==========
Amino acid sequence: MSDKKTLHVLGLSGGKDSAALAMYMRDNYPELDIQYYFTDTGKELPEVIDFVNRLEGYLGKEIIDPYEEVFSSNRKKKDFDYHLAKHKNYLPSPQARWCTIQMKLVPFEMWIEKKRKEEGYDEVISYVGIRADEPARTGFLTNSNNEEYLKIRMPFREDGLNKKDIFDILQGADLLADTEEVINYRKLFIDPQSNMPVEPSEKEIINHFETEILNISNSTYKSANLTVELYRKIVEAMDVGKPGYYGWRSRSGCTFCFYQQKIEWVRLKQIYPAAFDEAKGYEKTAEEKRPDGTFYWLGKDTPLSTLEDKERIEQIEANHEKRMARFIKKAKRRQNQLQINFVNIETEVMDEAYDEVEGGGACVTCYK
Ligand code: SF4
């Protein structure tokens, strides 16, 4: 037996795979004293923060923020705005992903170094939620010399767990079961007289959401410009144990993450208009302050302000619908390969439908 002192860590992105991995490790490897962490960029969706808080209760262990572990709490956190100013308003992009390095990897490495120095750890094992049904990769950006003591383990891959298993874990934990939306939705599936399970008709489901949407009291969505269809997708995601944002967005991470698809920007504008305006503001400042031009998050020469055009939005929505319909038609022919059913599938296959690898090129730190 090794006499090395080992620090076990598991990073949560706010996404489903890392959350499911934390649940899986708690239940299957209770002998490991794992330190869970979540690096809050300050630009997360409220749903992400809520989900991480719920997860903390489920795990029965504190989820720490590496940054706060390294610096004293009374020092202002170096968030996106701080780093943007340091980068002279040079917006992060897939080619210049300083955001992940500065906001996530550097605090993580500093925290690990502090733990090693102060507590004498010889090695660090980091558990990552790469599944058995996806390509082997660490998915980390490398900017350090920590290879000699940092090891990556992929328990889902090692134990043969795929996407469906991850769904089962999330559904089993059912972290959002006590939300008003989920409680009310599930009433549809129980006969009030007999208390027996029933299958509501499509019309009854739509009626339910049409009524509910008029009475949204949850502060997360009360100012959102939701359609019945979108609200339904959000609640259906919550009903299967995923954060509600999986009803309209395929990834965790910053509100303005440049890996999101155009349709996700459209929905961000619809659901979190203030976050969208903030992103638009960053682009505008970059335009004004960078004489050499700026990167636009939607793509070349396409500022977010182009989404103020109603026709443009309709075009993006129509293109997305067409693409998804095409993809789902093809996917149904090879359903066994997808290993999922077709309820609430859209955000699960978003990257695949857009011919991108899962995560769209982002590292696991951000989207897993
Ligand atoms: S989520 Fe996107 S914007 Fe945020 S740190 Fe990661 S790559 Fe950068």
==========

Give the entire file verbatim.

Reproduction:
Amino acid sequence: MSDKKTLHVLGLSGGKDSAALAMYMRDNYPELDIQYYFTDTGKELPEVIDFVNRLEGYLGKEIIDPYEEVFSSNRKKKDFDYHLAKHKNYLPSPQARWCTIQMKLVPFEMWIEKKRKEEGYDEVISYVGIRADEPARTGFLTNSNNEEYLKIRMPFREDGLNKKDIFDILQGADLLADTEEVINYRKLFIDPQSNMPVEPSEKEIINHFETEILNISNSTYKSANLTVELYRKIVEAMDVGKPGYYGWRSRSGCTFCFYQQKIEWVRLKQIYPAAFDEAKGYEKTAEEKRPDGTFYWLGKDTPLSTLEDKERIEQIEANHEKRMARFIKKAKRRQNQLQINFVNIETEVMDEAYDEVEGGGACVTCYK
Ligand code: SF4
């Protein structure tokens, strides 16, 4: 037996795979004293923060923020705005992903170094939620010399767990079961007289959401410009144990993450208009302050302000619908390969439908 002192860590992105991995490790490897962490960029969706808080209760262990572990709490956190100013308003992009390095990897490495120095750890094992049904990769950006003591383990891959298993874990934990939306939705599936399970008709489901949407009291969505269809997708995601944002967005991470698809920007504008305006503001400042031009998050020469055009939005929505319909038609022919059913599938296959690898090129730190 090794006499090395080992620090076990598991990073949560706010996404489903890392959350499911934390649940899986708690239940299957209770002998490991794992330190869970979540690096809050300050630009997360409220749903992400809520989900991480719920997860903390489920795990029965504190989820720490590496940054706060390294610096004293009374020092202002170096968030996106701080780093943007340091980068002279040079917006992060897939080619210049300083955001992940500065906001996530550097605090993580500093925290690990502090733990090693102060507590004498010889090695660090980091558990990552790469599944058995996806390509082997660490998915980390490398900017350090920590290879000699940092090891990556992929328990889902090692134990043969795929996407469906991850769904089962999330559904089993059912972290959002006590939300008003989920409680009310599930009433549809129980006969009030007999208390027996029933299958509501499509019309009854739509009626339910049409009524509910008029009475949204949850502060997360009360100012959102939701359609019945979108609200339904959000609640259906919550009903299967995923954060509600999986009803309209395929990834965790910053509100303005440049890996999101155009349709996700459209929905961000619809659901979190203030976050969208903030992103638009960053682009505008970059335009004004960078004489050499700026990167636009939607793509070349396409500022977010182009989404103020109603026709443009309709075009993006129509293109997305067409693409998804095409993809789902093809996917149904090879359903066994997808290993999922077709309820609430859209955000699960978003990257695949857009011919991108899962995560769209982002590292696991951000989207897993
Ligand atoms: S989520 Fe996107 S914007 Fe945020 S740190 Fe990661 S790559 Fe950068």